Last year tens-of-thousands of elephants and hundreds of rhinos were butchered to feed the growing appetite of the illegal wildlife trade. This black market, largely centered in East Asia, also devoured tigers, sharks, leopards, turtles, snakes, and hundreds of other animals. Estimated at $19 billion annually, the booming trade has periodically captured global media attention, even receiving a high-profile speech by U.S. Secretary of State, Hillary Clinton, last year. But the biggest mammal victim of the wildlife trade is not elephants, rhinos, or tigers, but an animal that receives little notice and even less press: the pangolin. If that name doesn’t ring a bell, you’re not alone.
“Most people don’t know what a pangolin is,” says, Rhishja Cota-Larson, founder and director of Project Pangolin, along with other initiatives focused on rhinos.
It’s perhaps not a surprise that pangolins are little known by the public, since scientists are also in the dark. Nocturnal and notoriously shy, pangolins are rarely seen let alone studied. Scientists readily admit that the private lives of pangolins remain largely that: private. Still there’s another reason why this animal is little-known: government and big NGO ambivalence.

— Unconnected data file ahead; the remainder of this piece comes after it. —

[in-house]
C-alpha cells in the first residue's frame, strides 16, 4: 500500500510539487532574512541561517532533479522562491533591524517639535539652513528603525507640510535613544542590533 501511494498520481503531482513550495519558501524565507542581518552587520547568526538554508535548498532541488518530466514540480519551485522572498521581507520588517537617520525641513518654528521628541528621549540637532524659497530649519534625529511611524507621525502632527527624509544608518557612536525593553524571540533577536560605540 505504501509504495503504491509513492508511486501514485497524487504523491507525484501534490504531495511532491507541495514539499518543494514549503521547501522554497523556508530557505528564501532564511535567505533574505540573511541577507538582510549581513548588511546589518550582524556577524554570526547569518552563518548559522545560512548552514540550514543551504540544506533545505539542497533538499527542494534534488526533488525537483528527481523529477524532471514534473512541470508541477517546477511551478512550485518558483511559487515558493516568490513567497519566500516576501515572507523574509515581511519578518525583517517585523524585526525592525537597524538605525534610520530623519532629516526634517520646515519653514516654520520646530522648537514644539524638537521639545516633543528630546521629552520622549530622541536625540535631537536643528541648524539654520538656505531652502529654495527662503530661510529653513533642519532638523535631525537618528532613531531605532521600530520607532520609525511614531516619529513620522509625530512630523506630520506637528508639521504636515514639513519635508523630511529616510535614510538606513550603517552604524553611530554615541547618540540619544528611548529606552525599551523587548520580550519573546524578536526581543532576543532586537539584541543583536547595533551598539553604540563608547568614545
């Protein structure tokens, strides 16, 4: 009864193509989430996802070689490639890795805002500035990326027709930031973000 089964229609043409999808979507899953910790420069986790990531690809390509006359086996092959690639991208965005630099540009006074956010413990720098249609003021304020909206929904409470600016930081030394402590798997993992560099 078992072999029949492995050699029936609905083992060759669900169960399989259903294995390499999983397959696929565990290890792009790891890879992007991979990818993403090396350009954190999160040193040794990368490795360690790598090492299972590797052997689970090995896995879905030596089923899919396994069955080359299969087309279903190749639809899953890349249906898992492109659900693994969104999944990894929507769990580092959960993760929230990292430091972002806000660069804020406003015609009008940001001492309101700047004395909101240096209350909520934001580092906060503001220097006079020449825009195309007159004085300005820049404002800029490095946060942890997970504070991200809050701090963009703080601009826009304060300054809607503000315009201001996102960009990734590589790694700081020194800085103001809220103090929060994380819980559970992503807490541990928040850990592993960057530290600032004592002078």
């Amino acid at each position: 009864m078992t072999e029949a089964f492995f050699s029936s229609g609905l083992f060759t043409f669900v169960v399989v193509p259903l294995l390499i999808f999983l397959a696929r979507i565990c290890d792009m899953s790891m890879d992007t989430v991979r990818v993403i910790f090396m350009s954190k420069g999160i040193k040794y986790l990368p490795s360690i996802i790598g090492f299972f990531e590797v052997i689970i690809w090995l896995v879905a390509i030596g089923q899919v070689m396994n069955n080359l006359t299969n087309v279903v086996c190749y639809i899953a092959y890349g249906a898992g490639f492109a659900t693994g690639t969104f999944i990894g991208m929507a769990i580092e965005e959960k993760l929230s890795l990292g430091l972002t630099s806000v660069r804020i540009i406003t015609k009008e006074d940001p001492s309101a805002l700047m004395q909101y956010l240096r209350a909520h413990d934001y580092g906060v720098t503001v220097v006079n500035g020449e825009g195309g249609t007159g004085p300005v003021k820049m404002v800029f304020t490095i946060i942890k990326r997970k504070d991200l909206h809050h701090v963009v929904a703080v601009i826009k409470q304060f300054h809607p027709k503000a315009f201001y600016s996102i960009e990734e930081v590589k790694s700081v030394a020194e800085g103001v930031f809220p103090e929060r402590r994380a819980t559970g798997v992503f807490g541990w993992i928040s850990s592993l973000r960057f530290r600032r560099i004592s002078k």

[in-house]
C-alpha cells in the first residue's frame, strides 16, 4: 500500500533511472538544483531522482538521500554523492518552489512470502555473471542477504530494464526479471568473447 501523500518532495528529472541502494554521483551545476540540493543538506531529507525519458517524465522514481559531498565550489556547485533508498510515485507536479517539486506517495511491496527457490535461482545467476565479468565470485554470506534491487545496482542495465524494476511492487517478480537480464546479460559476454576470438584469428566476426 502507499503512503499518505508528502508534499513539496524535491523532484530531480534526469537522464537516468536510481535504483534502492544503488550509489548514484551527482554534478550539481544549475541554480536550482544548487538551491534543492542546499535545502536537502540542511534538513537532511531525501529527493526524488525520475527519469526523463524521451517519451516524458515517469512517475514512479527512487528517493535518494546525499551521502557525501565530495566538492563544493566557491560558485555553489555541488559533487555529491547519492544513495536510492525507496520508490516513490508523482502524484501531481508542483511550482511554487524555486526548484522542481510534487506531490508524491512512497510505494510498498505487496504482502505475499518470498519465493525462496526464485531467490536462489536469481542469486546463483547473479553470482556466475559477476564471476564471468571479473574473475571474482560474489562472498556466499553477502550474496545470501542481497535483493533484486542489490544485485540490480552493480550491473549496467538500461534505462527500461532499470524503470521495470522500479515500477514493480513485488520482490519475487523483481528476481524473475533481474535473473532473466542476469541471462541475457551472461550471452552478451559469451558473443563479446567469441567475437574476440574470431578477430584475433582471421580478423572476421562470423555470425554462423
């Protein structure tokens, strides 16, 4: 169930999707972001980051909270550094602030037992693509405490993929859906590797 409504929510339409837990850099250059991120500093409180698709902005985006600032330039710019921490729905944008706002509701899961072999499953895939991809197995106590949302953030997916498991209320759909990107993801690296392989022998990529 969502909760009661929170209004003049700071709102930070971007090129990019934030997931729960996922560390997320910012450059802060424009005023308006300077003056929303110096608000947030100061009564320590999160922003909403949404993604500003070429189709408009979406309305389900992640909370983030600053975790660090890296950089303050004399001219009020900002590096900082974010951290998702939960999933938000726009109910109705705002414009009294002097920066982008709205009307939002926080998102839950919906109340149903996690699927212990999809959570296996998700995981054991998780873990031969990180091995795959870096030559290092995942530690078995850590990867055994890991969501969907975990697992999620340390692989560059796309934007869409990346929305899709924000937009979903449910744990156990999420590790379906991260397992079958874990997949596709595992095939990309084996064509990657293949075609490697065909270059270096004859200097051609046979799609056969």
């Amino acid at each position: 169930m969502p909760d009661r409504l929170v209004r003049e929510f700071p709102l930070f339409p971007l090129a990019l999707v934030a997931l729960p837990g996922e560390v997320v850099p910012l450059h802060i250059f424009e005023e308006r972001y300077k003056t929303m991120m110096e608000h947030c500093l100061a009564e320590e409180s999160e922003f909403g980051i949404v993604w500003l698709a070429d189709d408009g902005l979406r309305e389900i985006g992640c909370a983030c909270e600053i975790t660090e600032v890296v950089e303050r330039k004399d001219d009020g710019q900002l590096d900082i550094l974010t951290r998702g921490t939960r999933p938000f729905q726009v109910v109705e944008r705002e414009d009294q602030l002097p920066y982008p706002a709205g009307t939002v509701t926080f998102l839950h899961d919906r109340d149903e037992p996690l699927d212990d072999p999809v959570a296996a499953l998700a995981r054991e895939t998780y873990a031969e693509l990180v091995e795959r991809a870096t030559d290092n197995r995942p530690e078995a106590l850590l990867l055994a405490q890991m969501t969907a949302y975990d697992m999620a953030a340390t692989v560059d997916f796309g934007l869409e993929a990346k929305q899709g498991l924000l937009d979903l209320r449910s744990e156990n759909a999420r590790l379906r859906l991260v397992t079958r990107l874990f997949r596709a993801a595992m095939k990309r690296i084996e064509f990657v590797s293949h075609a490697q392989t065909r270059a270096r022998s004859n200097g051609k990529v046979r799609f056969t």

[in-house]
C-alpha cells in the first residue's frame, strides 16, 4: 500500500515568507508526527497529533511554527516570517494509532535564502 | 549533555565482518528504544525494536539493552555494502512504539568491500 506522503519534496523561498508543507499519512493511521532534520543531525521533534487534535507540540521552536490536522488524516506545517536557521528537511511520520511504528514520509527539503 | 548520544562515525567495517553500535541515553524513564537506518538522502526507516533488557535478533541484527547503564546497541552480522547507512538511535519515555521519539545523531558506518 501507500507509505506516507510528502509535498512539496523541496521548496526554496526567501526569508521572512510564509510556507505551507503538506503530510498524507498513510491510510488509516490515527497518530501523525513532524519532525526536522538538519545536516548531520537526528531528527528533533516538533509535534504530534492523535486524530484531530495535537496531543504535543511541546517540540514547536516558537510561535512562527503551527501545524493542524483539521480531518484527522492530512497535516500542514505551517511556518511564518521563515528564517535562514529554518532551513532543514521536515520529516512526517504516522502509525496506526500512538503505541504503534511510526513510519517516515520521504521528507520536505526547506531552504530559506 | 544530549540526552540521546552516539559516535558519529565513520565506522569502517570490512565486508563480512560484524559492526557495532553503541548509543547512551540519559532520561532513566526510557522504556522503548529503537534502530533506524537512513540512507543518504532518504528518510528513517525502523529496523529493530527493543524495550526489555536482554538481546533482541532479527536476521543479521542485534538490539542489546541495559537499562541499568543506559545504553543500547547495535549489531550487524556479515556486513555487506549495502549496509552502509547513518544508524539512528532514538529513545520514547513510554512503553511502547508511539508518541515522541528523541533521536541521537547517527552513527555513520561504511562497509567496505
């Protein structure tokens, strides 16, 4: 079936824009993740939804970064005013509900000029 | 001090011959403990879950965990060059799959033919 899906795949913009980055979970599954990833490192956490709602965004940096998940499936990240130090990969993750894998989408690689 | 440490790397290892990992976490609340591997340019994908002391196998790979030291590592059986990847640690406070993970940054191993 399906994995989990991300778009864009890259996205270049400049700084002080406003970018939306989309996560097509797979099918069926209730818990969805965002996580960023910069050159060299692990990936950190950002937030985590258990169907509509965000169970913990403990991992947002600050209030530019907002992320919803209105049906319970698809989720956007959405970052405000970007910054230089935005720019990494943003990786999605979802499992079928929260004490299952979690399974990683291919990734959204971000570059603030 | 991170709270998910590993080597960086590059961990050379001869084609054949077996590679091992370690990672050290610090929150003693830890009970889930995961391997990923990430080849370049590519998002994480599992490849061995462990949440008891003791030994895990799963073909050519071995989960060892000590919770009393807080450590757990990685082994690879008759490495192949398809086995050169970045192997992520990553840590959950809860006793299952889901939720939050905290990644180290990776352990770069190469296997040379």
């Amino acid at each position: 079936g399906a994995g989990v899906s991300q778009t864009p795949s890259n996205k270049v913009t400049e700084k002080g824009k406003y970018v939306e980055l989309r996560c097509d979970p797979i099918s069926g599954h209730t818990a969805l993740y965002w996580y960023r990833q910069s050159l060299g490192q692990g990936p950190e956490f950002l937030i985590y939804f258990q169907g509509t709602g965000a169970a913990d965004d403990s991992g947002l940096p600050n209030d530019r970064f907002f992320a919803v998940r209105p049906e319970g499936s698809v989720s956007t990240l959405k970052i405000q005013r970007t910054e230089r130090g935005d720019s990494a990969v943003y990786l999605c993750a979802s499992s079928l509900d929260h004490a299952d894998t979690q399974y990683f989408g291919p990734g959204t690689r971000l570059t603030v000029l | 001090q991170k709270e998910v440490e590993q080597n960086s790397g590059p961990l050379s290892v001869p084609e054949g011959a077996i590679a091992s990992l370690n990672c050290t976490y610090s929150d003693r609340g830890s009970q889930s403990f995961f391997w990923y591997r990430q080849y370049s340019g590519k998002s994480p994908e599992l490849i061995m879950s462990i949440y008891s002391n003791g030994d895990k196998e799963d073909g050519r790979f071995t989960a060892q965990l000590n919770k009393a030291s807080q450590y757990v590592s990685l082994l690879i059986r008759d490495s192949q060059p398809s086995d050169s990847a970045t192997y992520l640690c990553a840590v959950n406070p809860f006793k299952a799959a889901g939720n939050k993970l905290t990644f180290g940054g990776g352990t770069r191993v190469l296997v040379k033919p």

“Conservation actions are primarily focused on large mammals (generally the charismatic species) and ignore the pressing issues of small mammals and lower profile species,” says Ambika Khatiwada, who is studying the Chinese pangolin in Nepal. “The government and other organizations working in the field […] do not have adequate plans for the conservation of small mammals which has resulted in limited information regarding ecology, threats and other conservation issues related to pangolins.”
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